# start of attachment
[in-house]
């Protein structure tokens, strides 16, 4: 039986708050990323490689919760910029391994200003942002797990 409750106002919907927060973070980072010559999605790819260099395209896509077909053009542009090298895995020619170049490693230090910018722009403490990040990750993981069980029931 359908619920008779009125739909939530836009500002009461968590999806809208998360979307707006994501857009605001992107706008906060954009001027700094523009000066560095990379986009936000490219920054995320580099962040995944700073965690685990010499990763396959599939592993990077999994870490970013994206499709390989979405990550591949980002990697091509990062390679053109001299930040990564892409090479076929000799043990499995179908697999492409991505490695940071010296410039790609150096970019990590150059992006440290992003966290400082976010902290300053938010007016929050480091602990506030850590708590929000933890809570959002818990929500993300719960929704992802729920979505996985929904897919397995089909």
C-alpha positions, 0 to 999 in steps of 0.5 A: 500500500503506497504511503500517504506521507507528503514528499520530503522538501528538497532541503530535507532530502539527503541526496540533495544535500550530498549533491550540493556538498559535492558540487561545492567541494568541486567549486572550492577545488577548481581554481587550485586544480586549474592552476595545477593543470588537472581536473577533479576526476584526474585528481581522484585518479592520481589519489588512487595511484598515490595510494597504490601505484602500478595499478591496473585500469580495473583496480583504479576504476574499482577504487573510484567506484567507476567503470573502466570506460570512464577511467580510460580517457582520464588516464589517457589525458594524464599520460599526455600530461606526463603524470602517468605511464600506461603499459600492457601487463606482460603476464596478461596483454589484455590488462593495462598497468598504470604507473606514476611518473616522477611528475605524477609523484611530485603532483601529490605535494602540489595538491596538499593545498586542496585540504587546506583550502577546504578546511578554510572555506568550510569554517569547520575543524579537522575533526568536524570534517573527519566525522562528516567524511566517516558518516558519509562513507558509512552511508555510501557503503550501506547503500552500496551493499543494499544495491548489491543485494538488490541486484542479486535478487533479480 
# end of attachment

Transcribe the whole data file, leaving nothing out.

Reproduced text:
[in-house]
């Protein structure tokens, strides 16, 4: 039986708050990323490689919760910029391994200003942002797990 409750106002919907927060973070980072010559999605790819260099395209896509077909053009542009090298895995020619170049490693230090910018722009403490990040990750993981069980029931 359908619920008779009125739909939530836009500002009461968590999806809208998360979307707006994501857009605001992107706008906060954009001027700094523009000066560095990379986009936000490219920054995320580099962040995944700073965690685990010499990763396959599939592993990077999994870490970013994206499709390989979405990550591949980002990697091509990062390679053109001299930040990564892409090479076929000799043990499995179908697999492409991505490695940071010296410039790609150096970019990590150059992006440290992003966290400082976010902290300053938010007016929050480091602990506030850590708590929000933890809570959002818990929500993300719960929704992802729920979505996985929904897919397995089909």
C-alpha positions, 0 to 999 in steps of 0.5 A: 500500500503506497504511503500517504506521507507528503514528499520530503522538501528538497532541503530535507532530502539527503541526496540533495544535500550530498549533491550540493556538498559535492558540487561545492567541494568541486567549486572550492577545488577548481581554481587550485586544480586549474592552476595545477593543470588537472581536473577533479576526476584526474585528481581522484585518479592520481589519489588512487595511484598515490595510494597504490601505484602500478595499478591496473585500469580495473583496480583504479576504476574499482577504487573510484567506484567507476567503470573502466570506460570512464577511467580510460580517457582520464588516464589517457589525458594524464599520460599526455600530461606526463603524470602517468605511464600506461603499459600492457601487463606482460603476464596478461596483454589484455590488462593495462598497468598504470604507473606514476611518473616522477611528475605524477609523484611530485603532483601529490605535494602540489595538491596538499593545498586542496585540504587546506583550502577546504578546511578554510572555506568550510569554517569547520575543524579537522575533526568536524570534517573527519566525522562528516567524511566517516558518516558519509562513507558509512552511508555510501557503503550501506547503500552500496551493499543494499544495491548489491543485494538488490541486484542479486535478487533479480 